|Message:||Nice to hear that you have two birds in there twenties. I have not seen anyone else with birds in their twenties. Ava's sore on her back might have been cancer, I'm thinking. It just kept getting bigger. I would put sab on it and a black crust would form, but then it would be raw again and grow bigger. So, I'm thinking that she was in some pain. She did not like us touching her back much the last few months. The vet only said to apply some sab to it.
Does anyone else know of nanday conures to live past 25 years?
Thanks for all the encouragement. It helps.
Bruce Byfield wrote:
> Bill wrote:
> > How long have others had their conures? What is
> > the average life expectacy for a conure?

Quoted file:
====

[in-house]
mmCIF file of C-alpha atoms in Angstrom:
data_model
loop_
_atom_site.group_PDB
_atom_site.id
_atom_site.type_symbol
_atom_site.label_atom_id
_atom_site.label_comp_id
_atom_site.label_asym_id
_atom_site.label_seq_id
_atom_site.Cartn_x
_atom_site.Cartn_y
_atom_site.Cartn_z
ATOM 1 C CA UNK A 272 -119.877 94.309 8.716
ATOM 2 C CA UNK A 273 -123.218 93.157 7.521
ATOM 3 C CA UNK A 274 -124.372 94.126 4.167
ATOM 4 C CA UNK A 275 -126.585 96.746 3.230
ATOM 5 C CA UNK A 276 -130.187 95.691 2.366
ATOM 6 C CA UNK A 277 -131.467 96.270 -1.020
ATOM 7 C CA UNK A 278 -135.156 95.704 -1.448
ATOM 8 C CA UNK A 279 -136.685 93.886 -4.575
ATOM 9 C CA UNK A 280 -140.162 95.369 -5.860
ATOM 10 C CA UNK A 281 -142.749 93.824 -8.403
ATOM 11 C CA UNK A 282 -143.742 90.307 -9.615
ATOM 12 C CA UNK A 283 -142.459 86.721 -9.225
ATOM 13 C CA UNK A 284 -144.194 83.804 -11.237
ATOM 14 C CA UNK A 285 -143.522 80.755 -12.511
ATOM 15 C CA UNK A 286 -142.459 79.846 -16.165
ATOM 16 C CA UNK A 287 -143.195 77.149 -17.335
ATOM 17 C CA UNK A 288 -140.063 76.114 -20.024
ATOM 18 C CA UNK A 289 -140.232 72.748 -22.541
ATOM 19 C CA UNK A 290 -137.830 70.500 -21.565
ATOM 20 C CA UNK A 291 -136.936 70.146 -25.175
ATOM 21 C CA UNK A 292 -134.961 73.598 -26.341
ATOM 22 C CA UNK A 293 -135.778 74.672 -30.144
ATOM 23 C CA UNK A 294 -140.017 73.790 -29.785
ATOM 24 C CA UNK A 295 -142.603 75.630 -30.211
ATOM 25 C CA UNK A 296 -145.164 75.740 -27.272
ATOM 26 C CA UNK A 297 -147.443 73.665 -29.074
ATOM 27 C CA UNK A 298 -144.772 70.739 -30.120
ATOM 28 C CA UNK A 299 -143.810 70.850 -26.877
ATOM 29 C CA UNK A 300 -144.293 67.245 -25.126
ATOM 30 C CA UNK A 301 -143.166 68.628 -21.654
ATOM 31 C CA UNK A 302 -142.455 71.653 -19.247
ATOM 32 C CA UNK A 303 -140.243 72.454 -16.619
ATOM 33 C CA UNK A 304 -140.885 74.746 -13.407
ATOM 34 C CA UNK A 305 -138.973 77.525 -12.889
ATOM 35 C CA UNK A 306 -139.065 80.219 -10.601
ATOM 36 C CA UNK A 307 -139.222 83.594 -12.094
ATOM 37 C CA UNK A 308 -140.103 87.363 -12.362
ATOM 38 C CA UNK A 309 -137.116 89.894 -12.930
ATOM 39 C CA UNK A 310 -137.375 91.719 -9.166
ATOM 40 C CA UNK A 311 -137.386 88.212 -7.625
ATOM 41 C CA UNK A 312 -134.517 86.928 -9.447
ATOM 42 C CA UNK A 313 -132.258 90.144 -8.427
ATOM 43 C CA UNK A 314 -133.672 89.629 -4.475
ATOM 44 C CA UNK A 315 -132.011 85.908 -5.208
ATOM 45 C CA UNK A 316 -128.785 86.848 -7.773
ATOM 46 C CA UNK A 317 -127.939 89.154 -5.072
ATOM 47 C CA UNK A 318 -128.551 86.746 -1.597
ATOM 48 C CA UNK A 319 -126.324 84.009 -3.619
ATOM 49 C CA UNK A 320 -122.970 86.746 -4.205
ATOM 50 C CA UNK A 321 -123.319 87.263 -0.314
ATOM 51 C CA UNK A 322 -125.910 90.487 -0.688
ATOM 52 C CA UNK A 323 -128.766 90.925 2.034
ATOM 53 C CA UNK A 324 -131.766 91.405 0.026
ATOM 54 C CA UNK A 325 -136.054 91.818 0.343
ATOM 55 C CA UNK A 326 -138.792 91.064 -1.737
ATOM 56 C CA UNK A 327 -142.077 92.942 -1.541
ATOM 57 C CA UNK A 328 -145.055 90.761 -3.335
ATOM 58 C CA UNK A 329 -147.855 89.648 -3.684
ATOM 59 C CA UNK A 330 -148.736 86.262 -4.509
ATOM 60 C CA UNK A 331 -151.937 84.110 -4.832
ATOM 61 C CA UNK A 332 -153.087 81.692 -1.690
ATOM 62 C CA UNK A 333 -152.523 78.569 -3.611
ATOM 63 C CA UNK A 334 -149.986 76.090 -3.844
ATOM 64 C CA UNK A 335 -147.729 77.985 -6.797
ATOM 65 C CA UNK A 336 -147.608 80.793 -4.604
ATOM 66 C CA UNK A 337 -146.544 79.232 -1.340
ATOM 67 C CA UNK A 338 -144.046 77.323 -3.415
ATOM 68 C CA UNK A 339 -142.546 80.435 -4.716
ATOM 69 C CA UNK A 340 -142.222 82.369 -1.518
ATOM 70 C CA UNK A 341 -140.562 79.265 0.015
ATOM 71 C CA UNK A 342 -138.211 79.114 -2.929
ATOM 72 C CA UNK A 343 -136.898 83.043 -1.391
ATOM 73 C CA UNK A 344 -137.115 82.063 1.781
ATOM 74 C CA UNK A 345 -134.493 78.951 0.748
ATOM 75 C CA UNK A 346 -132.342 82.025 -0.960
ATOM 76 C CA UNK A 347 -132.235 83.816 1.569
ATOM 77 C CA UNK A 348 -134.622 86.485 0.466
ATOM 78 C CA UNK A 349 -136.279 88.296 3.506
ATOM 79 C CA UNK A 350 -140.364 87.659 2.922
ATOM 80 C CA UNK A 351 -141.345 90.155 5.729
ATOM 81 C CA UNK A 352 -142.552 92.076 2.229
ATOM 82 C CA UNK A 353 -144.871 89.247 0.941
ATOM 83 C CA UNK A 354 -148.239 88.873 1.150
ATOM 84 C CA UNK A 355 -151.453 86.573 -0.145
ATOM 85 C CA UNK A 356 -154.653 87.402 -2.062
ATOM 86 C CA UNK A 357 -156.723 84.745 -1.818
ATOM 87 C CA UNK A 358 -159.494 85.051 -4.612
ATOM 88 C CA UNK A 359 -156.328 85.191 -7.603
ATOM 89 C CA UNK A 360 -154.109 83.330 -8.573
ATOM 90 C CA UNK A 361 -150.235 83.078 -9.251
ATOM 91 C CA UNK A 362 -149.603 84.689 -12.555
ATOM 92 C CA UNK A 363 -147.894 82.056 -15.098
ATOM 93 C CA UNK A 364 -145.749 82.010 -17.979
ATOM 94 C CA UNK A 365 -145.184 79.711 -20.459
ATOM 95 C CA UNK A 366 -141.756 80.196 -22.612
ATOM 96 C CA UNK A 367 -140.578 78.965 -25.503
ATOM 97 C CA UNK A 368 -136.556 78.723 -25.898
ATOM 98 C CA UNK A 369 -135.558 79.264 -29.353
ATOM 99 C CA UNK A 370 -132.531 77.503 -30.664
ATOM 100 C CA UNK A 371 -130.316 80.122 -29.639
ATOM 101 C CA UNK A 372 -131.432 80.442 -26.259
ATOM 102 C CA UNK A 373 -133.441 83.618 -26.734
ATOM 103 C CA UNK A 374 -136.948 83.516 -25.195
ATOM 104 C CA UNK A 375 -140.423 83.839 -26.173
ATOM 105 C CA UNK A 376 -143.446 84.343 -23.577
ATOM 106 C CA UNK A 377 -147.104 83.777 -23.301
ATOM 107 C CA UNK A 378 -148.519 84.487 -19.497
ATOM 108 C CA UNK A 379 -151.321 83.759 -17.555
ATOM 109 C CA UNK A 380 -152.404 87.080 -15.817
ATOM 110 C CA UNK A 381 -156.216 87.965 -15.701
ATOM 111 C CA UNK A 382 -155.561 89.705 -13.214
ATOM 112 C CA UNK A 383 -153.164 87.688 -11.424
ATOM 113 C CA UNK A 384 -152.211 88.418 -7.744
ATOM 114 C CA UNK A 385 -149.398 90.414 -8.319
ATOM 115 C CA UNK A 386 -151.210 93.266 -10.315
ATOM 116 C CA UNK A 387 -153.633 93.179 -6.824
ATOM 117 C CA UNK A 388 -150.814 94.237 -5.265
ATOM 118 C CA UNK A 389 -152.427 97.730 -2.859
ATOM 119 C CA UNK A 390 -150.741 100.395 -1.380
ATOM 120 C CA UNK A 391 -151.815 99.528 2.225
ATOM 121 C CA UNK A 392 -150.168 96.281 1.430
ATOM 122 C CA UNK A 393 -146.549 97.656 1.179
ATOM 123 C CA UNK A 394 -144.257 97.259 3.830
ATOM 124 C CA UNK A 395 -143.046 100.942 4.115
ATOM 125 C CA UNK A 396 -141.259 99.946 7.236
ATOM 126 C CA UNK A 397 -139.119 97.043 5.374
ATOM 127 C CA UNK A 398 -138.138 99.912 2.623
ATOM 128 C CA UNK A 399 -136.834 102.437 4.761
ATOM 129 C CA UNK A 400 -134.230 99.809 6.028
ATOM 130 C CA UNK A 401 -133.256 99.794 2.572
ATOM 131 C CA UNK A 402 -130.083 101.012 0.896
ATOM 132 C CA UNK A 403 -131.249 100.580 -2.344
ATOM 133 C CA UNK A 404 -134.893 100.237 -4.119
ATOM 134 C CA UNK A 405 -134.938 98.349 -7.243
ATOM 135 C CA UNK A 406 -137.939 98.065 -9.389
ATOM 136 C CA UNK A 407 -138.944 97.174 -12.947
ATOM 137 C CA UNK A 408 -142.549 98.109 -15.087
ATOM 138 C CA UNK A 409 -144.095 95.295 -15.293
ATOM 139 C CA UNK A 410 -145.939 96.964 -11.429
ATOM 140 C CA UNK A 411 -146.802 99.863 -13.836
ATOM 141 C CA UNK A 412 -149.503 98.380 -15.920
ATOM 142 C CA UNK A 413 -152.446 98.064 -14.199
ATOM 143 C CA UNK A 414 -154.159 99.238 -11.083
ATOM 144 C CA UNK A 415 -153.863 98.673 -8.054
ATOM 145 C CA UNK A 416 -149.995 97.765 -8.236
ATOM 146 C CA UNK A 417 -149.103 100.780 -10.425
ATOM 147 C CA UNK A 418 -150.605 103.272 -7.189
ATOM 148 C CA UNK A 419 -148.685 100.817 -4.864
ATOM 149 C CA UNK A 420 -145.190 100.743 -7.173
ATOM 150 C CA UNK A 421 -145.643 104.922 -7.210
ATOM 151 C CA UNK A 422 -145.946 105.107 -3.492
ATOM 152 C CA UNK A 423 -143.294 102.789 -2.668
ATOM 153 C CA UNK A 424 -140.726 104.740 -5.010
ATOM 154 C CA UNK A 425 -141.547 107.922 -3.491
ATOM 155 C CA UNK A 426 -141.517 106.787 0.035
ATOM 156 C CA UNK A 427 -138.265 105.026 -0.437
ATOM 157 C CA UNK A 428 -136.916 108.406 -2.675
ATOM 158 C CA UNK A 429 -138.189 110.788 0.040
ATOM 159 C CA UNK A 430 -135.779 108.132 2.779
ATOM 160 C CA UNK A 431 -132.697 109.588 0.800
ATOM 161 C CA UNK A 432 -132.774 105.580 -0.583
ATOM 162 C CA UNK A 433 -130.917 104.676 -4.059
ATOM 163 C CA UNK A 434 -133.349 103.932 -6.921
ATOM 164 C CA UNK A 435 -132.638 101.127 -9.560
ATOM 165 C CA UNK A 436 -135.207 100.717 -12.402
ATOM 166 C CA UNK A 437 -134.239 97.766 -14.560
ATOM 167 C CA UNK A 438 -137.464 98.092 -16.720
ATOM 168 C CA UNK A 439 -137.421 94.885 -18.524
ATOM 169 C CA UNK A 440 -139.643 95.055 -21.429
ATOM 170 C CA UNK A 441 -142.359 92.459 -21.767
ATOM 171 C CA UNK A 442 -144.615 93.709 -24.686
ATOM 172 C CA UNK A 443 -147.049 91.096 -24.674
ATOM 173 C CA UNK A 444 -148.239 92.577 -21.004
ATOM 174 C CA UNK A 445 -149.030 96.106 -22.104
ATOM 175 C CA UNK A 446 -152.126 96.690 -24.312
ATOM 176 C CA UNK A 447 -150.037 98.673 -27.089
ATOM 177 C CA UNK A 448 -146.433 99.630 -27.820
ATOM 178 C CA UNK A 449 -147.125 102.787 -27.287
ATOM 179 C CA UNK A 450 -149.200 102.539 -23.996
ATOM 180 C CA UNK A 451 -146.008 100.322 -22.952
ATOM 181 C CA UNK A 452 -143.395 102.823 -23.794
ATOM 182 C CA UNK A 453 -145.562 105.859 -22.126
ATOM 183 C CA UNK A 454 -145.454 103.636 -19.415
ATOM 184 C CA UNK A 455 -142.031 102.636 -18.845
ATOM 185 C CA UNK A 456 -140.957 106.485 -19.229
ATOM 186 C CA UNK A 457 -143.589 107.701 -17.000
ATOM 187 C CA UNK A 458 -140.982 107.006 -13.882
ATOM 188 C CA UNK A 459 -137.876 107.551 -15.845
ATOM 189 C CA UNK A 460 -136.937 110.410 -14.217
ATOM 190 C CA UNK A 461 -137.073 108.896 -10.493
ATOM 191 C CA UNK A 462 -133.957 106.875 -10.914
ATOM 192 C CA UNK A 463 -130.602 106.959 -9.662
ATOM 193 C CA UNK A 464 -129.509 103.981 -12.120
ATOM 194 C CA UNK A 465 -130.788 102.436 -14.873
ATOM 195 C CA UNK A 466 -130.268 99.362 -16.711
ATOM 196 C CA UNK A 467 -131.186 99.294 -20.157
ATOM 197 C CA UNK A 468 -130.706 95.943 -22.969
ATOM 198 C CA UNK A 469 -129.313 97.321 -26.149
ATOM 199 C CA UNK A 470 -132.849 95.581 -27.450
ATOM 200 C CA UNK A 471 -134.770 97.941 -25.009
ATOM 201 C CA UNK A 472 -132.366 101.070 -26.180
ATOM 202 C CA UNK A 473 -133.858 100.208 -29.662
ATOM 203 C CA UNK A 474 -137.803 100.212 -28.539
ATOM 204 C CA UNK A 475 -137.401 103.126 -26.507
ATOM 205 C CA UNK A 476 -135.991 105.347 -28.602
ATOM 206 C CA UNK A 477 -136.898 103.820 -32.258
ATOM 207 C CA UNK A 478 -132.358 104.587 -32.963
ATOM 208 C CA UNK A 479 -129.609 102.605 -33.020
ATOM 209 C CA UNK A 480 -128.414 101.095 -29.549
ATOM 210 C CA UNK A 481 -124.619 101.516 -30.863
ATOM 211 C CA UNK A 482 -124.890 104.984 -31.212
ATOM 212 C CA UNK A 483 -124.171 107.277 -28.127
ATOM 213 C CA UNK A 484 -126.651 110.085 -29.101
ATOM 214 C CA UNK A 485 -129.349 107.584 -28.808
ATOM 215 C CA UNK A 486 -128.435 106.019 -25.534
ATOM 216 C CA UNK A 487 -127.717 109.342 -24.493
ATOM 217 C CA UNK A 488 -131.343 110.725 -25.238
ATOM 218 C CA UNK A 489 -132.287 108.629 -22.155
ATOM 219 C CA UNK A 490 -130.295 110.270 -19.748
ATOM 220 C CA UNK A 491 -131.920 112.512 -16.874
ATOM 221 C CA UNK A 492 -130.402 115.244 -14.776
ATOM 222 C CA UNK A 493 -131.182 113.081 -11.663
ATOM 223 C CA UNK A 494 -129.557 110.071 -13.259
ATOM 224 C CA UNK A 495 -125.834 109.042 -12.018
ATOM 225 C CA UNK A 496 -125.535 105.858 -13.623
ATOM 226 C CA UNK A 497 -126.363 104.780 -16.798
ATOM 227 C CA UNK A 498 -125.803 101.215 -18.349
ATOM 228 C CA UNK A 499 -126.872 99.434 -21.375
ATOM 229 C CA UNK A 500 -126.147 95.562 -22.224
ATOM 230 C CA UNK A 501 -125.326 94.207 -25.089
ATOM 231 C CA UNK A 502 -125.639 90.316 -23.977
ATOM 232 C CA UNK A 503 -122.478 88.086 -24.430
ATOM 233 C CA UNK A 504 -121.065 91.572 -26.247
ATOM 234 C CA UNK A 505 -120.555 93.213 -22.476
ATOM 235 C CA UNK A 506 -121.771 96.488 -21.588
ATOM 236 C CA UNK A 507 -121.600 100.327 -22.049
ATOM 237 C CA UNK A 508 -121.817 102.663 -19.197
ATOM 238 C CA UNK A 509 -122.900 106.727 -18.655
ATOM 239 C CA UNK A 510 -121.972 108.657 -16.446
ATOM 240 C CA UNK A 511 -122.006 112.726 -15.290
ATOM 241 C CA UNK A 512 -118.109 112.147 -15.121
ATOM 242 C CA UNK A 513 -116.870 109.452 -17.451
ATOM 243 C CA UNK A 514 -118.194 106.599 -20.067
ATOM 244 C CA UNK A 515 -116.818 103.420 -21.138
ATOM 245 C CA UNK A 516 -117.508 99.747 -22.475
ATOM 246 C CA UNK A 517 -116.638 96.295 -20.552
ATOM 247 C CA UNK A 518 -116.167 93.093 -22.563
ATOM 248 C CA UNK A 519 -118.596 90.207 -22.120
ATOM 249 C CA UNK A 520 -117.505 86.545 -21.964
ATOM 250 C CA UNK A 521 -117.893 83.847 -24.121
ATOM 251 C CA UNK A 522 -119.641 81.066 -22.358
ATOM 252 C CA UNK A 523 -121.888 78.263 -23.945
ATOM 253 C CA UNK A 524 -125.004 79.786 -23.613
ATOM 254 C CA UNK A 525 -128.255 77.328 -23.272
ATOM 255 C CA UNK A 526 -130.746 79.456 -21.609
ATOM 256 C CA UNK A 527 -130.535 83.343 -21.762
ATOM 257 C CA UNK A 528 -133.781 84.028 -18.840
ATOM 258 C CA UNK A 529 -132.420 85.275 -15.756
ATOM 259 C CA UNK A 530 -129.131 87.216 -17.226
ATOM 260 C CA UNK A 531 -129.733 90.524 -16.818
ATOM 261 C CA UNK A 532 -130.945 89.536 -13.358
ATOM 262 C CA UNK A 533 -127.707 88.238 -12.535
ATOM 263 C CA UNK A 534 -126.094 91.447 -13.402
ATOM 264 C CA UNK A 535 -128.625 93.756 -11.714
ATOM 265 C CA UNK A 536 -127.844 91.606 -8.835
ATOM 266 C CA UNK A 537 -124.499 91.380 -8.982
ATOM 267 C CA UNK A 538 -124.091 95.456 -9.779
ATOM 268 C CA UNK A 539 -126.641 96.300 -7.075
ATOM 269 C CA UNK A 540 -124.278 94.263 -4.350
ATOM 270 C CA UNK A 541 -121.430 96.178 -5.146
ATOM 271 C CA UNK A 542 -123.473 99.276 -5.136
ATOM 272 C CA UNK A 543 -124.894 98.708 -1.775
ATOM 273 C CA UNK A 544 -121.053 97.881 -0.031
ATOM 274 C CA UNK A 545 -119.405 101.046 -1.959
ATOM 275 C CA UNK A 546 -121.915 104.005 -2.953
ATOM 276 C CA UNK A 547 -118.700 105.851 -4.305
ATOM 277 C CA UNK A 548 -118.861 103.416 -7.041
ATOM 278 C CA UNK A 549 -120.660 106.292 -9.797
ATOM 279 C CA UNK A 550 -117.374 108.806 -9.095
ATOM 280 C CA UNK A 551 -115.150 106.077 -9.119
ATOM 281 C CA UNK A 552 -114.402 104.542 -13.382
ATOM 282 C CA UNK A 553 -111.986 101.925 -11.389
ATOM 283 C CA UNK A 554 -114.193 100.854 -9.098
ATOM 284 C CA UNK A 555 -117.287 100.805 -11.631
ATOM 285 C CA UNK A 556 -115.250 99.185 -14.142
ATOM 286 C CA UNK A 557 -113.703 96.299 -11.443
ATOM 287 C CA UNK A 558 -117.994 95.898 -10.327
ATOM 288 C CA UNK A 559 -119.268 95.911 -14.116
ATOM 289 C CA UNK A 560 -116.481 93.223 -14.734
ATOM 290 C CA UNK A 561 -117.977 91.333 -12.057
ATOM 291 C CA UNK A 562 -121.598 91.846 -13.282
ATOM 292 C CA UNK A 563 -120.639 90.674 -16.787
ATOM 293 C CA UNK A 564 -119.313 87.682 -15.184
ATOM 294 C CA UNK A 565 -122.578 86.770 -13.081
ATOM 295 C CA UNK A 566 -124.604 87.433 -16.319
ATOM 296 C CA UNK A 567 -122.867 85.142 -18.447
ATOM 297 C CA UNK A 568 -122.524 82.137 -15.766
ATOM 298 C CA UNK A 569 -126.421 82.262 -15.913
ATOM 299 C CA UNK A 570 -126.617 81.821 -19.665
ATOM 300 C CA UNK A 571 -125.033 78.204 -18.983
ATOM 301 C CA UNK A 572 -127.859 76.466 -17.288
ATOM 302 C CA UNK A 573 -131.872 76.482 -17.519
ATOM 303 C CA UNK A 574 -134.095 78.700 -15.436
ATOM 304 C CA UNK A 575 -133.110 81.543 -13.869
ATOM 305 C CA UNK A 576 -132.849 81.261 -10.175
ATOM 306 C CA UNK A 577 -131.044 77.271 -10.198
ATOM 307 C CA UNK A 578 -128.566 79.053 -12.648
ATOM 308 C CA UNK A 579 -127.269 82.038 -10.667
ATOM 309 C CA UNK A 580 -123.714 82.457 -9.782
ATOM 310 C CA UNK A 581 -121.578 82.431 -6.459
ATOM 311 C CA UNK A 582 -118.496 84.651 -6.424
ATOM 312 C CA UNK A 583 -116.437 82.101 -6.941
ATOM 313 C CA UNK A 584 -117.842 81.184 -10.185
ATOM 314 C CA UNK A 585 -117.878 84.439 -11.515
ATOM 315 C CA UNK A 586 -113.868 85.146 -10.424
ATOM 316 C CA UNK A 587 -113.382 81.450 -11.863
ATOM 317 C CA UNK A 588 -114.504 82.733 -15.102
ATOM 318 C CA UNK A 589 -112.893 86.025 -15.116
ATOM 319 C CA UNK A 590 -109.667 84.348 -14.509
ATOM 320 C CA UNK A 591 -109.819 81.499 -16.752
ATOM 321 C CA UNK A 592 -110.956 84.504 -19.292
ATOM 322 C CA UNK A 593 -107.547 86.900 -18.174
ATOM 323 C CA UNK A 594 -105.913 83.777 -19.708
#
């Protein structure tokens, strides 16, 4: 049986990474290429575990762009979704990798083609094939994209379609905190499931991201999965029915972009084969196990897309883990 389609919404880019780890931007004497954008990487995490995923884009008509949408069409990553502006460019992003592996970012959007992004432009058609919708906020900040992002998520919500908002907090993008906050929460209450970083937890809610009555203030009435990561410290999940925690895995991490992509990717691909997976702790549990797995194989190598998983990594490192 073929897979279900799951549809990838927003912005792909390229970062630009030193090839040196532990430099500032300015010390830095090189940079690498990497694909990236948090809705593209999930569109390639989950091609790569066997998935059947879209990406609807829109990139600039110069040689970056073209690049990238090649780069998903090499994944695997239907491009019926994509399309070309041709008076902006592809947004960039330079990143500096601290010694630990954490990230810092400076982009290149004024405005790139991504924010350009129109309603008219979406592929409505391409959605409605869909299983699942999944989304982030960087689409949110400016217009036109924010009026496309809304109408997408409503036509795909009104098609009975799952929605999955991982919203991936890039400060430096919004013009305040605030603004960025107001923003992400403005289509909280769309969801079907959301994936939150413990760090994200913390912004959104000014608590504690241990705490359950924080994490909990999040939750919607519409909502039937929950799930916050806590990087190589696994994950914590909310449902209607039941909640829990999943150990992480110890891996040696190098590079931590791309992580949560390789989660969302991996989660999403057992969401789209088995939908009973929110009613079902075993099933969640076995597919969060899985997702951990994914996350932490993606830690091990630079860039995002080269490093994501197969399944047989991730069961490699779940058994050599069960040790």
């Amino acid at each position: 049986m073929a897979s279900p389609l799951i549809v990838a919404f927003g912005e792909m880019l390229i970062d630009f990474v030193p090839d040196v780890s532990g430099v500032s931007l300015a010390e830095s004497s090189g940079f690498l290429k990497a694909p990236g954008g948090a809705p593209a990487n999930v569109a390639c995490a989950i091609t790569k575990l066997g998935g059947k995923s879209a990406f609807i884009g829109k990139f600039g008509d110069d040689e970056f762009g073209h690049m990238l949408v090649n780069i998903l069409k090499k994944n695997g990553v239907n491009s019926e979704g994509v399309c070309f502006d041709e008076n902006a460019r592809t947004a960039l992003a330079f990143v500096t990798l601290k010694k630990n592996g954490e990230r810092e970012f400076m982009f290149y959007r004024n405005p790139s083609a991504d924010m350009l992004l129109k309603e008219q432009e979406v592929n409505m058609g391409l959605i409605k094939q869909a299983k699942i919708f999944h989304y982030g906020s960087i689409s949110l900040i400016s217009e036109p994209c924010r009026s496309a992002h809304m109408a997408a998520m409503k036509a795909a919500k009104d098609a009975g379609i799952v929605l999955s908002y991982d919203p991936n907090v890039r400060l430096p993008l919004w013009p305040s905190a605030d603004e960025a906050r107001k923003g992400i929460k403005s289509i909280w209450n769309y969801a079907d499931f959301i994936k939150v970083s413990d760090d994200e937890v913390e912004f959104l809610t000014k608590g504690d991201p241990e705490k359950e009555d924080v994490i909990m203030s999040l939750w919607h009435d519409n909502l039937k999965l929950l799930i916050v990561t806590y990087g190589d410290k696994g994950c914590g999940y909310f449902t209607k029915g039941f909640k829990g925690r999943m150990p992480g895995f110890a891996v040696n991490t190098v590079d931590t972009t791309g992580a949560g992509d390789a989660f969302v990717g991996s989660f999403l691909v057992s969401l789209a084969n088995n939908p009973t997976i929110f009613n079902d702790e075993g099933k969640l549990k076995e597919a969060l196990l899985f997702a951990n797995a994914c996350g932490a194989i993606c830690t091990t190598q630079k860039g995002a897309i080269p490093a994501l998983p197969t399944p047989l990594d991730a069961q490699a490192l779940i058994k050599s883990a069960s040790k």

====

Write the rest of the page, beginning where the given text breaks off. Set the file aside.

> I'm sorry to hear about your loss.
> We've had Ning for 23 years, and Sophie for 21, I think that Ning is
> about 24, and Sophie about 26. So far, both seem relatively
> unaffected by old age, except for the fact that Sophie hasn't laid an
> egg in about three years. They're both as active as ever, including
> I don't think anyone knows exactly how long conures can live, because
> only anecdotal evidence exists. Conures in the wild have been known to
> live into their early twenties, and Gerald Durrell and other
> naturalists say that, as a general rule, you can double the
> life-expectancy in the wild for any domestically kept animal, but
> that seems to be the best anyone can say. I think this is where the
> 35-45 year figures you hear generally come from.
> Probably, different species would vary in their life expectancy, too,
> but how would be anyone's guess. Often, smaller species have shorter
> life spans, but I don't know whether that generality would hold true
> for conures.